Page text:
FDA: Keep boxed warning on Chantix

October 21, 2014

An FDA advisory committee has voted to keep the boxed warning for varenicline (Chantix, Pfizer) that states that the drug may cause serious neuropsychiatric events.

An FDA advisory committee has voted to keep the boxed warning for varenicline (Chantix,Pfizer) that states that the drug may cause serious neuropsychiatric events.

Varenicline is a prescription medication used to help adults quit smoking. It is a non-nicotine medication that acts as a nicotinic receptor partial agonist that blocks nicotine from binding its receptors in the brain.

Varenicline’s drug label currently contains a boxed warning for serious neuropsychiatric events and contains the statement: “Advise patients and caregivers that the patient should stop taking Chantix and contact a healthcare provider immediately if agitation, hostility, depressed mood, or changes in behavior or thinking that are not typical for the patient are observed, or if the patient develops suicidal ideation or suicidal behavior while taking Chantix or shortly after discontinuing Chantix.

The manufacturer of varenicline, Pfizer, has asked the FDA for permission to remove the boxed warning about suicidality, behavior changes and other psychiatric risks from the drug’s label. Pfizer made its case to the FDA’s Psychopharmacology Drugs Advisory Committee and its Drug Safety and Risk Management panel. The company cited research from five observational studies which suggests that there is no or minimal psychiatric risk attributable to the drug. The studies reported neuropsychiatric medical encounters, completed suicides, nonfatal self-harming events and/or initiation of antidepressant treatment. In two meta-analyses of the clinical trial data, no increased risk of these events associated with varenicline was shown.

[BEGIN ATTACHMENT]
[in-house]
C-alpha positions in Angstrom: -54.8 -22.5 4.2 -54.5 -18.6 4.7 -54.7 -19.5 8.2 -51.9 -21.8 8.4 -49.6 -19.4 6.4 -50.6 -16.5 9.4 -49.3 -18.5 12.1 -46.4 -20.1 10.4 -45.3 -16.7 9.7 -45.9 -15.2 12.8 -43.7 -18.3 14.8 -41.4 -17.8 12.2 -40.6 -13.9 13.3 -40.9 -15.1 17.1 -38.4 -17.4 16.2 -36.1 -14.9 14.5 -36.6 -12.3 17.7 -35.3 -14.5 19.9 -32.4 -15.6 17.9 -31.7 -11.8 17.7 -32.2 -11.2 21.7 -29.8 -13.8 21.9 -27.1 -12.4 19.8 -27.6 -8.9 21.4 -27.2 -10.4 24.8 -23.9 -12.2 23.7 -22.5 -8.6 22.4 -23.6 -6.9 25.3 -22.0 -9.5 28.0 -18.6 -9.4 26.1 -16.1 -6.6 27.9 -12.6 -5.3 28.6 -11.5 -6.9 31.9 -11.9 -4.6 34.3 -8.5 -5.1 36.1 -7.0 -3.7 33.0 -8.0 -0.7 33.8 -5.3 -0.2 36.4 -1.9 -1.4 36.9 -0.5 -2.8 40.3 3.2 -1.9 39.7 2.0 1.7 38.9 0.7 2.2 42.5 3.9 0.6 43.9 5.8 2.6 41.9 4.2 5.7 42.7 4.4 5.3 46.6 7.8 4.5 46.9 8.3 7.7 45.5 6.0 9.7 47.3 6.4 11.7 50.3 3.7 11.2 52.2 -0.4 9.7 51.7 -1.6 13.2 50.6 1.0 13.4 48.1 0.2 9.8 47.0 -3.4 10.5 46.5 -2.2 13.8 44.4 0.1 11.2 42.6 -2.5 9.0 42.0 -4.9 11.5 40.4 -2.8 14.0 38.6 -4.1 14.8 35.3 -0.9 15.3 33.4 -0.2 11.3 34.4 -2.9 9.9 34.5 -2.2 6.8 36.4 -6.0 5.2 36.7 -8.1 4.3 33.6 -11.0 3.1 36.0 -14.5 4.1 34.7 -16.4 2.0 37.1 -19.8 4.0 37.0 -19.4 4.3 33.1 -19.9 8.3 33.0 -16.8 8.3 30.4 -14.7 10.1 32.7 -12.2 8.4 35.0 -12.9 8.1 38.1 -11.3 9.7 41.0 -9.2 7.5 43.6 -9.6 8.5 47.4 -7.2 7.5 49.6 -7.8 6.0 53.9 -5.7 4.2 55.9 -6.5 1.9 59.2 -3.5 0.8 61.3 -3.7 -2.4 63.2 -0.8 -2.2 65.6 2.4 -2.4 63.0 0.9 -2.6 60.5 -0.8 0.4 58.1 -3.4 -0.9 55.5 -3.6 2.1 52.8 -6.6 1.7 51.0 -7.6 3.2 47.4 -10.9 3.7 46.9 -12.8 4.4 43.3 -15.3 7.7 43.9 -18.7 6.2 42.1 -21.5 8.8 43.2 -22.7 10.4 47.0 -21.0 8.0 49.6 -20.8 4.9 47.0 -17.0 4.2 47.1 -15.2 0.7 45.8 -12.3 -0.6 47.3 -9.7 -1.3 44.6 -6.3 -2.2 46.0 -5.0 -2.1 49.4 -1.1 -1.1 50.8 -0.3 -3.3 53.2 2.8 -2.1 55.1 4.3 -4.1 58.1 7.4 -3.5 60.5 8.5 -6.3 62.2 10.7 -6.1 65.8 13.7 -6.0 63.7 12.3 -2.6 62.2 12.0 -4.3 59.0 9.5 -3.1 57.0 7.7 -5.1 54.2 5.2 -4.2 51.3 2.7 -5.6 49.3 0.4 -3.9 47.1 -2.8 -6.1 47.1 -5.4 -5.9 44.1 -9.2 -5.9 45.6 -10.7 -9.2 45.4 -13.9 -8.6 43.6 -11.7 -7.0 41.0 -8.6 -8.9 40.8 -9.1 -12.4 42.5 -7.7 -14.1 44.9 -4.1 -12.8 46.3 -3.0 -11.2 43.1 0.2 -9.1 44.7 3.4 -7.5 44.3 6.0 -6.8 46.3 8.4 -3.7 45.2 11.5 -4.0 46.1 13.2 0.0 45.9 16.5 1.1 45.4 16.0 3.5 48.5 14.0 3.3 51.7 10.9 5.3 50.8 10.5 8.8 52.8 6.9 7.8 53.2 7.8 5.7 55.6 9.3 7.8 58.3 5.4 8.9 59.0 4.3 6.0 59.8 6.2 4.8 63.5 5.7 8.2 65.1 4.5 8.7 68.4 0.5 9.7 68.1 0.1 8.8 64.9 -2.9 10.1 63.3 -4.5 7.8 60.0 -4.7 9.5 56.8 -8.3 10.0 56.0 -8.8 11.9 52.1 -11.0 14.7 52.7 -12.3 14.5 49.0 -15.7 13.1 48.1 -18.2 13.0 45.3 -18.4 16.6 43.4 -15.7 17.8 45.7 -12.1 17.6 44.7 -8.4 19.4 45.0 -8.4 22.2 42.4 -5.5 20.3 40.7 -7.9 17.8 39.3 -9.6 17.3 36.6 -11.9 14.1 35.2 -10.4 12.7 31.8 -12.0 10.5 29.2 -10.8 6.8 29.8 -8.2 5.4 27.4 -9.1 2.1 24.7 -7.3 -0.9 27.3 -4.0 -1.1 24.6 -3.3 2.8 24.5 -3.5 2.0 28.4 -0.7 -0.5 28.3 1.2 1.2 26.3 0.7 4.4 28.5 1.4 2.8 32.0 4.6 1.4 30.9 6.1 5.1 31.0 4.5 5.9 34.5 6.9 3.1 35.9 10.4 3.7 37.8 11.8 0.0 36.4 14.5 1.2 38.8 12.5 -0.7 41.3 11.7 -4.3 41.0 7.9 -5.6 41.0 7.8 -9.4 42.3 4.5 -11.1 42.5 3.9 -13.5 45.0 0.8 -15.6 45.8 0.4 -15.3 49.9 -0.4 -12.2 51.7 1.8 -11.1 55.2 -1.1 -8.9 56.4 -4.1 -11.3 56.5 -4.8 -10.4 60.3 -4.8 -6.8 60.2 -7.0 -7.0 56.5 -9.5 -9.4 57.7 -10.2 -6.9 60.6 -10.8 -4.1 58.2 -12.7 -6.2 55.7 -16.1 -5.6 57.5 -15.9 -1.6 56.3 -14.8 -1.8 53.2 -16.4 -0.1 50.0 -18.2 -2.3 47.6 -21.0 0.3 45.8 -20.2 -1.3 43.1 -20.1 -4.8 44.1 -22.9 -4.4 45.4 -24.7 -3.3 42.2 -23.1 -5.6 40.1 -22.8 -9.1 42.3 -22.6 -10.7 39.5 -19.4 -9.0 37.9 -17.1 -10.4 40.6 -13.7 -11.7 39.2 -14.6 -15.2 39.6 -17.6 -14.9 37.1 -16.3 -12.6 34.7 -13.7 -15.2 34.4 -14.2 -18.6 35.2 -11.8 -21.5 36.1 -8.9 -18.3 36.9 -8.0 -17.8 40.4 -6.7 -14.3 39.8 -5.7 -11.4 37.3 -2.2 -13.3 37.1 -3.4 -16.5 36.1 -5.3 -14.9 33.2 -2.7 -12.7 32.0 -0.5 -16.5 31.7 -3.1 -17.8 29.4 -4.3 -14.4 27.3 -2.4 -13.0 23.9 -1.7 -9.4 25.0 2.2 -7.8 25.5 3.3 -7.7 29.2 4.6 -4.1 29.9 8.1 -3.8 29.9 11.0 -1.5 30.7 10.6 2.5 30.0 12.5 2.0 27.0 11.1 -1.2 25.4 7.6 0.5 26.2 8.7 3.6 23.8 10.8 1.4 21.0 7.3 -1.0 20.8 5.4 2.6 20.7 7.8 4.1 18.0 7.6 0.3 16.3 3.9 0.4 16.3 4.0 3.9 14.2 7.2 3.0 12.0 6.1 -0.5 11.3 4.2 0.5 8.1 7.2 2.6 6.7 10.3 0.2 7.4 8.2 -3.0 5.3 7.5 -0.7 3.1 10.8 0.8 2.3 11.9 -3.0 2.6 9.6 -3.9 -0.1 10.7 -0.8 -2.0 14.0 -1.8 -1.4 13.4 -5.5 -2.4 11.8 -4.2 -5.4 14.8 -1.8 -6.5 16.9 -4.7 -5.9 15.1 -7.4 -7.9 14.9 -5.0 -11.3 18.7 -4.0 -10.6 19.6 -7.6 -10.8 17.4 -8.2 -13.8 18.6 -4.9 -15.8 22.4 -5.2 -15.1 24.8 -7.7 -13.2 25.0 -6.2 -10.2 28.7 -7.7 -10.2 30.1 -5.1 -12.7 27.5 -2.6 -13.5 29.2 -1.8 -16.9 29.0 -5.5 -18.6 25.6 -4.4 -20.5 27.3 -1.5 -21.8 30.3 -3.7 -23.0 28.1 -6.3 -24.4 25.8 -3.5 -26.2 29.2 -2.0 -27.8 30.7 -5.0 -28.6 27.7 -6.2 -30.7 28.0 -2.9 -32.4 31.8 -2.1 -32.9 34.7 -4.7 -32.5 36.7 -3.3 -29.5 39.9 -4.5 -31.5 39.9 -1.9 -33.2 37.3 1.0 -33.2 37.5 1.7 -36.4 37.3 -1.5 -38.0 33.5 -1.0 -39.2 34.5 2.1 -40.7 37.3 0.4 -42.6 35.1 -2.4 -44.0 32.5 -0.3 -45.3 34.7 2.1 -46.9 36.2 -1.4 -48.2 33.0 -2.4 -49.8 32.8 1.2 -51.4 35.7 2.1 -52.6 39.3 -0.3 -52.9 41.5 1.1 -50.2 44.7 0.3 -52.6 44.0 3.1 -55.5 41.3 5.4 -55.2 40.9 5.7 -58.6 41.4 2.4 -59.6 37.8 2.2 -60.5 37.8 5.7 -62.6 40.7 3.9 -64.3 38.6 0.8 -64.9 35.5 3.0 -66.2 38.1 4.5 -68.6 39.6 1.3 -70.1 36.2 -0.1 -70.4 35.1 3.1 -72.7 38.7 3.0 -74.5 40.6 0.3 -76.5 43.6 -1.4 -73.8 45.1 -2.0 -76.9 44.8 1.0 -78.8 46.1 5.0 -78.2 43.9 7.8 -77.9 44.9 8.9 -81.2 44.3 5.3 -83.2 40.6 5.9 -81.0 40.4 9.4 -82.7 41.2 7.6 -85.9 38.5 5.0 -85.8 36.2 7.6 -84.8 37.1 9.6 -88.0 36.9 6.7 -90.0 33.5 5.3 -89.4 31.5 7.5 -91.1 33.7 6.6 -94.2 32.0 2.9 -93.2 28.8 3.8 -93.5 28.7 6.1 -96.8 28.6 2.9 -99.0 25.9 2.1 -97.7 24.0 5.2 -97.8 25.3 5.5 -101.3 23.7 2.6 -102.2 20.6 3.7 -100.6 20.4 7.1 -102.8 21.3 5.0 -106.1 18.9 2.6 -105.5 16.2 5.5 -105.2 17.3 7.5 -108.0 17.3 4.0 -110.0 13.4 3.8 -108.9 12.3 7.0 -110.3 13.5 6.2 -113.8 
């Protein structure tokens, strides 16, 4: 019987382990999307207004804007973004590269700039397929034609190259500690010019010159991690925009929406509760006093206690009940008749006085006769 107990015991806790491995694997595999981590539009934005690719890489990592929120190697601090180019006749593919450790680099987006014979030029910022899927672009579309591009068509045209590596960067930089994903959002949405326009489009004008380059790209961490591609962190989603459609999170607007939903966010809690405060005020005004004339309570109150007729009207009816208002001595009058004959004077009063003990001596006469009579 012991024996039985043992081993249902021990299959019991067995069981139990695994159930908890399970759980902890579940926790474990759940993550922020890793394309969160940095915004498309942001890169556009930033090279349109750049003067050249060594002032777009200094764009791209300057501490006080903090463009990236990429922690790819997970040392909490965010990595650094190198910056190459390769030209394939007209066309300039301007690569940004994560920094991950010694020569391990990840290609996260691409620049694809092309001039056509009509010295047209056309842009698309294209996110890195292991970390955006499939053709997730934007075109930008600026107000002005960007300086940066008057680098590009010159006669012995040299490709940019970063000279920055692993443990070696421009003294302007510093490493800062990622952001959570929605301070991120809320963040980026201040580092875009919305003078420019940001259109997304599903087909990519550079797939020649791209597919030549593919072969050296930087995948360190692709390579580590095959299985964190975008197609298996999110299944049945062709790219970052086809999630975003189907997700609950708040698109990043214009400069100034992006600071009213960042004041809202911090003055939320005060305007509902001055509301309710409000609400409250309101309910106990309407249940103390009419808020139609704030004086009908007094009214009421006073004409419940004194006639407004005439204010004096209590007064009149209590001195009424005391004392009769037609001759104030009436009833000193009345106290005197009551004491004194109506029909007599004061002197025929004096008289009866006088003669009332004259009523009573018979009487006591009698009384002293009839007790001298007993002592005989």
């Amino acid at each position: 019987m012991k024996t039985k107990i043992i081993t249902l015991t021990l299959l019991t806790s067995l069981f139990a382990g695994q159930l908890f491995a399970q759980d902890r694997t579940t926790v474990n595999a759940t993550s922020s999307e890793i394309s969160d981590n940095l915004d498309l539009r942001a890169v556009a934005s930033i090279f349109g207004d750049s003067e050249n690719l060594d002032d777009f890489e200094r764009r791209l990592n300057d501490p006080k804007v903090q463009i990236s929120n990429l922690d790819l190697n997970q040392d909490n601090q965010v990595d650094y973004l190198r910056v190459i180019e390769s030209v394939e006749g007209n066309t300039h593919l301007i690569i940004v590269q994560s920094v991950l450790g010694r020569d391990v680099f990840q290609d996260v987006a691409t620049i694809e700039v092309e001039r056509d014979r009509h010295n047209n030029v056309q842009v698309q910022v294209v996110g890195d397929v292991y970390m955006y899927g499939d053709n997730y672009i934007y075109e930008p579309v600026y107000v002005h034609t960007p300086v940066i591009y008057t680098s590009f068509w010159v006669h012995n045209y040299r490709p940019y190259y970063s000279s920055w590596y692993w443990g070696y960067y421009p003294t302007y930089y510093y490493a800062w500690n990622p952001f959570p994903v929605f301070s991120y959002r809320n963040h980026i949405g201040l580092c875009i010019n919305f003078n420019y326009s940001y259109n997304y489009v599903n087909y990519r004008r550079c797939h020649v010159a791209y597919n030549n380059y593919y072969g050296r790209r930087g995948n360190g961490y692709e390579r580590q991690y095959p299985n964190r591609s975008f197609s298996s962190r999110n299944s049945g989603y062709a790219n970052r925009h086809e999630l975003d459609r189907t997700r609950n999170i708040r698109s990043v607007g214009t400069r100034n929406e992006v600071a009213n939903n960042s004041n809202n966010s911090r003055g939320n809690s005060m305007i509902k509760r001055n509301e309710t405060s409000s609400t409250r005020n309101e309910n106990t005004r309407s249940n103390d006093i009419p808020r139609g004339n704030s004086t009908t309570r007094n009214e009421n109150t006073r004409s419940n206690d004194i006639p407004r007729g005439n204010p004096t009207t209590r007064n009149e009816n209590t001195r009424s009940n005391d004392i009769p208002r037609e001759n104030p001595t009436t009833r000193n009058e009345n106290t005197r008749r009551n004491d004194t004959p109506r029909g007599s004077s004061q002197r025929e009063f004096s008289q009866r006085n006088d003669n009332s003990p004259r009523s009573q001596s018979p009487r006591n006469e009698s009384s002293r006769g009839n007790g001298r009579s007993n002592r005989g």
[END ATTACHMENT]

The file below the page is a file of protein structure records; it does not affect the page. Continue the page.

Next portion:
Pfizer executive Christopher Wohlberg, MD, PhD, told the panel that studies had confirmed that varenicline is "the single most effective smoking cessation aid" now available, and that the warning was unnecessarily inhibiting patient access. He said research had shown that boxed warnings do have "a significant impact" on prescribing.

FDA staff disagreed with Pfizer on most of their points and cited several limitations in the observational data and meta-analyses as well as Pfizer’s interpretation of the adverse event reports. Nearly all members of the FDA staff agreed that the data submitted by Pfizer was too limited to justify weakening the warning. Eleven of the 18 voting members voted to keep the boxed warning, and 6 members said that the warning should be strengthened.

A prospective trial, specifically designed to evaluate varenicline’s psychiatric risks is now underway and will be completed in 2015.

Erin Bastick is a PharmD Candidate 2016, Ohio Northern University, Ada, Ohio, and an inpatient intern at University Hospitals, Cleveland.